Rodgers didn’t say specifically what congressional authorizations she believes the agency surpassed. She cited West Virginia v. EPA, a recent Supreme Court decision that clarified the limitations of certain agency action. “Although Article I, Section 1 of the United States Constitution vests ‘all legislative powers’ in Congress, the Biden administration has largely relied on executive action to advance its radical agenda,” notes Rodgers.

As an example, in his first year, President Biden issued more executive orders and approved more major rules than any recent president, according to Rodgers. “Such reliance on the administrative state undermines our system of government. Our founders provided Congress with legislative authority to ensure lawmaking is done by elected officials, not unaccountable bureaucrats,” wrote Rodgers. “Given this administration’s track record, we are compelled … to remind you of the limitations on your authority,” she stressed.

In response this week, Rosenworcel stated: “I can assure you that the FCC takes seriously the responsibilities entrusted to it by Congress under the law.” As requested, the Chairwoman included a list of pending and expected rulemakings and the specific Congressional authority for each one. Rosenworcel also included a list of pending and expected Declaratory Rulings on delegated authority by an FCC bureau or office.

Source: Inside Towers newsletter Courtesy of the editor of Inside Towers, Jim Fryer.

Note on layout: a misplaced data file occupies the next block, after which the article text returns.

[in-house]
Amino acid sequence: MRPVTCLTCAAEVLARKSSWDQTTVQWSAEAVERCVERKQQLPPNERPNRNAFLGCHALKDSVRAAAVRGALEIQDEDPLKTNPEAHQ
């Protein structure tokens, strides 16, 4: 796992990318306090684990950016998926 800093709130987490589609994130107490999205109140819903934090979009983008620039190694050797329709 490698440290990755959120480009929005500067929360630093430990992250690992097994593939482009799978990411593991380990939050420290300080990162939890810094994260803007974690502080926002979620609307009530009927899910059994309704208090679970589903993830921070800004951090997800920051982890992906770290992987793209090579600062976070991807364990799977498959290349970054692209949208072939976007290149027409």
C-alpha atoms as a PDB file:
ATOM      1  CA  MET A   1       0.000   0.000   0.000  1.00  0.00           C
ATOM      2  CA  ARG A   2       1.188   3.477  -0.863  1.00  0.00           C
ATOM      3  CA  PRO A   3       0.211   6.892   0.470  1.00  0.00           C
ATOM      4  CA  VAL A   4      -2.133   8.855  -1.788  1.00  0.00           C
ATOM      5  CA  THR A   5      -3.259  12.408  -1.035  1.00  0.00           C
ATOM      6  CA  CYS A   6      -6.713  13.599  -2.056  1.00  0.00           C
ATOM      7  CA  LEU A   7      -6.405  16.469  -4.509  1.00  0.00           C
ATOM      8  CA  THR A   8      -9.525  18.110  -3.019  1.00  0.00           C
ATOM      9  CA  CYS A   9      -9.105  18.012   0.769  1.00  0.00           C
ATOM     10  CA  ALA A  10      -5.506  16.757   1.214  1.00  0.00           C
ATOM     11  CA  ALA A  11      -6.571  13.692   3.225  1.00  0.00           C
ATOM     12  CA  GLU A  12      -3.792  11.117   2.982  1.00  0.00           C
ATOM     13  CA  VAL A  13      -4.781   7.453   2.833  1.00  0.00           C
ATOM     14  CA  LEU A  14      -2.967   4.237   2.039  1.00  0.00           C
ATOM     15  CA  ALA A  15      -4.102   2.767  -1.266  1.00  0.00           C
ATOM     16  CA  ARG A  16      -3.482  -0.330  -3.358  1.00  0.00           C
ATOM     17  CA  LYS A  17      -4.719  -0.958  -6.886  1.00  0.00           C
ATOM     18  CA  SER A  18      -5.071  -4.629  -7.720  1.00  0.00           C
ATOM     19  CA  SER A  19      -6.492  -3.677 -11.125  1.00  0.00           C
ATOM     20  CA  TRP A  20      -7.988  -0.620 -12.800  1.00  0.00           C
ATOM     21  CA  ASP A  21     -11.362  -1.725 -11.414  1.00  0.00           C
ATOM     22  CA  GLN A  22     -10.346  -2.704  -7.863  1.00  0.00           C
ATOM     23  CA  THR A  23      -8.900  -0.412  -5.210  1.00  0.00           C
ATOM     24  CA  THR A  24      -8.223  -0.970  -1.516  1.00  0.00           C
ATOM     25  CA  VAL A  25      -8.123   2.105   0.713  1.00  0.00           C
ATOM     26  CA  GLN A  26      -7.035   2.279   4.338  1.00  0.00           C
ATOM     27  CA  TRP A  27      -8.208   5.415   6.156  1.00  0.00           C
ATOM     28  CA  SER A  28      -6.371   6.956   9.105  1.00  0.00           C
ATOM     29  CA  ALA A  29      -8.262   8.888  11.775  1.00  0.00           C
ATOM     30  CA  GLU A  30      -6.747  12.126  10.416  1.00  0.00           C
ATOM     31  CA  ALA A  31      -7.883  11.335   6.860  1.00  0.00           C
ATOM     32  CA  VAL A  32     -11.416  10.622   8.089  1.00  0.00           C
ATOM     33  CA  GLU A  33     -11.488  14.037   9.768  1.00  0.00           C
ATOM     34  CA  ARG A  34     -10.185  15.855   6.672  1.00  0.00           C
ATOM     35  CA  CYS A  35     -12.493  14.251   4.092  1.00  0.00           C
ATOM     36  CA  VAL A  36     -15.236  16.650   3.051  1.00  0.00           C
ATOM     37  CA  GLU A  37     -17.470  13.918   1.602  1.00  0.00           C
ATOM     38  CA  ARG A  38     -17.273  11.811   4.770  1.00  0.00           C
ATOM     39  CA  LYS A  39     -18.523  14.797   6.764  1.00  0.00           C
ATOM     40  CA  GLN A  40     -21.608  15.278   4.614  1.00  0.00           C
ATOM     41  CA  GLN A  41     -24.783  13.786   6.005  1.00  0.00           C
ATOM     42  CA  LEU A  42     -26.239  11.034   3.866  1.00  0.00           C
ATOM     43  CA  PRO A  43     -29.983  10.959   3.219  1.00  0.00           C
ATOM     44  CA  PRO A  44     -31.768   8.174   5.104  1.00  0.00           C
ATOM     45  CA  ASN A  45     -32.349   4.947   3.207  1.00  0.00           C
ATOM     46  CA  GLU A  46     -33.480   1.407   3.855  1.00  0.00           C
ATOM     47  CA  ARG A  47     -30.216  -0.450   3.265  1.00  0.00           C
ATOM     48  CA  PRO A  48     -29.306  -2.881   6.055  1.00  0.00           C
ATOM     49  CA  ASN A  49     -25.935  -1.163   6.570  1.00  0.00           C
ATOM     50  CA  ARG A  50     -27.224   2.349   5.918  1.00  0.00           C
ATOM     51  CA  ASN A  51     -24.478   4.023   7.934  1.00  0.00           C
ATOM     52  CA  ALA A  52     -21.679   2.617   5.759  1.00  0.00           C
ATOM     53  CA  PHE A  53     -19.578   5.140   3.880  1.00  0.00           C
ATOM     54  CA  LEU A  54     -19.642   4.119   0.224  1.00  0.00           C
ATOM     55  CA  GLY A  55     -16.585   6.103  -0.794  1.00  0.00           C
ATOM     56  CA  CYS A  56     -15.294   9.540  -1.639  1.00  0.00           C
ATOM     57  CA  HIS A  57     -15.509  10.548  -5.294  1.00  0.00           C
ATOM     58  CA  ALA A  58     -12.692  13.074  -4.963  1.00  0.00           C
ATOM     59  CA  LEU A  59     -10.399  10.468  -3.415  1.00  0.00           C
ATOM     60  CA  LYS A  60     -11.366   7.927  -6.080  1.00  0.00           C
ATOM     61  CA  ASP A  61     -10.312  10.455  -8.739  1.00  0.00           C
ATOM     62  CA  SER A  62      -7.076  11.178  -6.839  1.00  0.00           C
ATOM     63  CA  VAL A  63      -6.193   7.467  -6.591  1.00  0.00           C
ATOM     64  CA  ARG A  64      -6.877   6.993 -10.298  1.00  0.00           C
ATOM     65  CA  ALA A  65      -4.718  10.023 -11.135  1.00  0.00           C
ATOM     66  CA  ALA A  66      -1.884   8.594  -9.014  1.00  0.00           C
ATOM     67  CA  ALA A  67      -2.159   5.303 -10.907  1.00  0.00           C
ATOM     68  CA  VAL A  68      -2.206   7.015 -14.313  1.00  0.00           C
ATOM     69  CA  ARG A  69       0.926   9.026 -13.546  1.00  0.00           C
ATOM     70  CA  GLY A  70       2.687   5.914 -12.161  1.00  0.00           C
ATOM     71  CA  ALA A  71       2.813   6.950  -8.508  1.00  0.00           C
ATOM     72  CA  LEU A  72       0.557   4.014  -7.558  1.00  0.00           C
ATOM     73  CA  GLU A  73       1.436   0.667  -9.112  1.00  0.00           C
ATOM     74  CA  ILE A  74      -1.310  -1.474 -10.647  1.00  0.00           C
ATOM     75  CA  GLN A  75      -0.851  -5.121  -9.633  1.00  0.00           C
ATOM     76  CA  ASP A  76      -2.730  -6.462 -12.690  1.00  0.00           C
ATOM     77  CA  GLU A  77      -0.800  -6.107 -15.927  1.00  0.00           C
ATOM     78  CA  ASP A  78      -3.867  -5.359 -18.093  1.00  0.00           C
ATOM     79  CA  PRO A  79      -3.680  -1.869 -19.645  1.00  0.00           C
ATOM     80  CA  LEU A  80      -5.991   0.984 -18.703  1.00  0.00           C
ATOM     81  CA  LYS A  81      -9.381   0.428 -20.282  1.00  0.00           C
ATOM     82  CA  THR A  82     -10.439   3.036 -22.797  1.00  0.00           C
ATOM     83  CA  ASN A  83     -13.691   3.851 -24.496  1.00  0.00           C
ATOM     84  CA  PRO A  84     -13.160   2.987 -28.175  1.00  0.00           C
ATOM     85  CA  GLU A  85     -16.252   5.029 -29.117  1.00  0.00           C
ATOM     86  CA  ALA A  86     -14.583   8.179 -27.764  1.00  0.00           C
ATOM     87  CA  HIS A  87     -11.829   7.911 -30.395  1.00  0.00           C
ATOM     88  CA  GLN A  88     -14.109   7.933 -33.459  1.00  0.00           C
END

Inside Towers is a daily newsletter by subscription.

BloostonLaw Newsletter

Selected portions [sometimes more — sometimes less — sometimes the whole updates] of the BloostonLaw Telecom Update and/or the BloostonLaw Private Users Update — newsletters from the Law Offices of Blooston, Mordkofsky, Dickens, Duffy & Prendergast, LLP — are reproduced in this section of The Wireless Messaging News with kind permission from the firm's partners. The firm's contact information is included at the end of this section of the newsletter.

  BloostonLaw Telecom Update Vol. 25, No. 40 October 17, 2022  

BloostonLaw Partners Discuss Privacy at CVTMA Fall Meeting

On October 21, BloostonLaw partners Ben Dickens and Sal Taillefer will be presenting at the Carolina-Virginias Telephone Membership Association’s Fall Conference. The discussion, entitled “Telco & ISP Privacy: Yesterday, Tomorrow, and Today,” will cover the FCC’s attempt to regulate privacy in 2016, and then discuss the various attempts by some states to enact privacy laws of their own when the FCC’s regulations failed. Ben and Sal will then provide an overview of the privacy landscape as it applies to telcos and ISPs today, and will wrap up with a discussion of recently proposed Federal and State privacy legislation affecting telcos and ISPs.

BloostonLaw Contacts: Ben Dickens and Sal Taillefer


FCC Sizing Up 12.7 GHz Band For 5G Services and Beyond

In the upcoming October Open Meeting, the FCC is poised to adopt a Notice of Inquiry and Order seeking further information on the current use of the 12.7-13.25 GHz Band (12.7 GHz Band), how the Commission could encourage more efficient and intensive use of the band, and whether the band is suitable for mobile broadband or other expanded use. The 12.7 GHz Band represents 550 megahertz of mid-band spectrum that the FCC believes could offer an ideal blend of capacity and overage for providing 5G services and beyond.